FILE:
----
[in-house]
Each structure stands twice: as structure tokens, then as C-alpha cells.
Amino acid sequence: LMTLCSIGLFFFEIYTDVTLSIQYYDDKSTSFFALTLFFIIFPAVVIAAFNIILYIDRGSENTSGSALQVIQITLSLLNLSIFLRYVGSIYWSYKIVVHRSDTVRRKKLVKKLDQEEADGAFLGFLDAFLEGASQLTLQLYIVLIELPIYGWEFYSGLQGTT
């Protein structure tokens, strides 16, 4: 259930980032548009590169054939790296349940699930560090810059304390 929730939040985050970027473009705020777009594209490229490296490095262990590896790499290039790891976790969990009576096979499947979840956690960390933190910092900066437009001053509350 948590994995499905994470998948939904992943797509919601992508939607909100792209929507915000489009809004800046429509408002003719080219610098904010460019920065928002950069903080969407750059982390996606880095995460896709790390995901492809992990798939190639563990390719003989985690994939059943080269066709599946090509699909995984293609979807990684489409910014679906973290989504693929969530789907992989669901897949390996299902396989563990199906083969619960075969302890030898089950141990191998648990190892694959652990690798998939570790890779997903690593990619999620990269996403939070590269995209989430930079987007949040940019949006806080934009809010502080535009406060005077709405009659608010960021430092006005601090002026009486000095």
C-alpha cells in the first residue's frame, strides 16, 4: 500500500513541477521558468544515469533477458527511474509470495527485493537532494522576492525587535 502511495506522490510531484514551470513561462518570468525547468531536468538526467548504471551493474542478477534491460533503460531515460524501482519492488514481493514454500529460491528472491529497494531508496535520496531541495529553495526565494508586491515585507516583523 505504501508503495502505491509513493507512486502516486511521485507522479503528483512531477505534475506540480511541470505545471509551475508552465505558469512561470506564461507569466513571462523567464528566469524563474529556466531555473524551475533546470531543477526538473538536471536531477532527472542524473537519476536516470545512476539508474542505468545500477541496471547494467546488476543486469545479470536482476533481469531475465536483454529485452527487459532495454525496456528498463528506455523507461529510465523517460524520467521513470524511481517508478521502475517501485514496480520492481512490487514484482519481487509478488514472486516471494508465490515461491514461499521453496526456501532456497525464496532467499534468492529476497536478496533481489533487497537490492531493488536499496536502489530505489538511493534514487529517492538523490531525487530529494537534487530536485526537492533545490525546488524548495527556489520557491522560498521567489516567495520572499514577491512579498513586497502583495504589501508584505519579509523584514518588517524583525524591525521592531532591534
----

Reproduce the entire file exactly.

[in-house]
Each structure stands twice: as structure tokens, then as C-alpha cells.
Amino acid sequence: LMTLCSIGLFFFEIYTDVTLSIQYYDDKSTSFFALTLFFIIFPAVVIAAFNIILYIDRGSENTSGSALQVIQITLSLLNLSIFLRYVGSIYWSYKIVVHRSDTVRRKKLVKKLDQEEADGAFLGFLDAFLEGASQLTLQLYIVLIELPIYGWEFYSGLQGTT
């Protein structure tokens, strides 16, 4: 259930980032548009590169054939790296349940699930560090810059304390 929730939040985050970027473009705020777009594209490229490296490095262990590896790499290039790891976790969990009576096979499947979840956690960390933190910092900066437009001053509350 948590994995499905994470998948939904992943797509919601992508939607909100792209929507915000489009809004800046429509408002003719080219610098904010460019920065928002950069903080969407750059982390996606880095995460896709790390995901492809992990798939190639563990390719003989985690994939059943080269066709599946090509699909995984293609979807990684489409910014679906973290989504693929969530789907992989669901897949390996299902396989563990199906083969619960075969302890030898089950141990191998648990190892694959652990690798998939570790890779997903690593990619999620990269996403939070590269995209989430930079987007949040940019949006806080934009809010502080535009406060005077709405009659608010960021430092006005601090002026009486000095």
C-alpha cells in the first residue's frame, strides 16, 4: 500500500513541477521558468544515469533477458527511474509470495527485493537532494522576492525587535 502511495506522490510531484514551470513561462518570468525547468531536468538526467548504471551493474542478477534491460533503460531515460524501482519492488514481493514454500529460491528472491529497494531508496535520496531541495529553495526565494508586491515585507516583523 505504501508503495502505491509513493507512486502516486511521485507522479503528483512531477505534475506540480511541470505545471509551475508552465505558469512561470506564461507569466513571462523567464528566469524563474529556466531555473524551475533546470531543477526538473538536471536531477532527472542524473537519476536516470545512476539508474542505468545500477541496471547494467546488476543486469545479470536482476533481469531475465536483454529485452527487459532495454525496456528498463528506455523507461529510465523517460524520467521513470524511481517508478521502475517501485514496480520492481512490487514484482519481487509478488514472486516471494508465490515461491514461499521453496526456501532456497525464496532467499534468492529476497536478496533481489533487497537490492531493488536499496536502489530505489538511493534514487529517492538523490531525487530529494537534487530536485526537492533545490525546488524548495527556489520557491522560498521567489516567495520572499514577491512579498513586497502583495504589501508584505519579509523584514518588517524583525524591525521592531532591534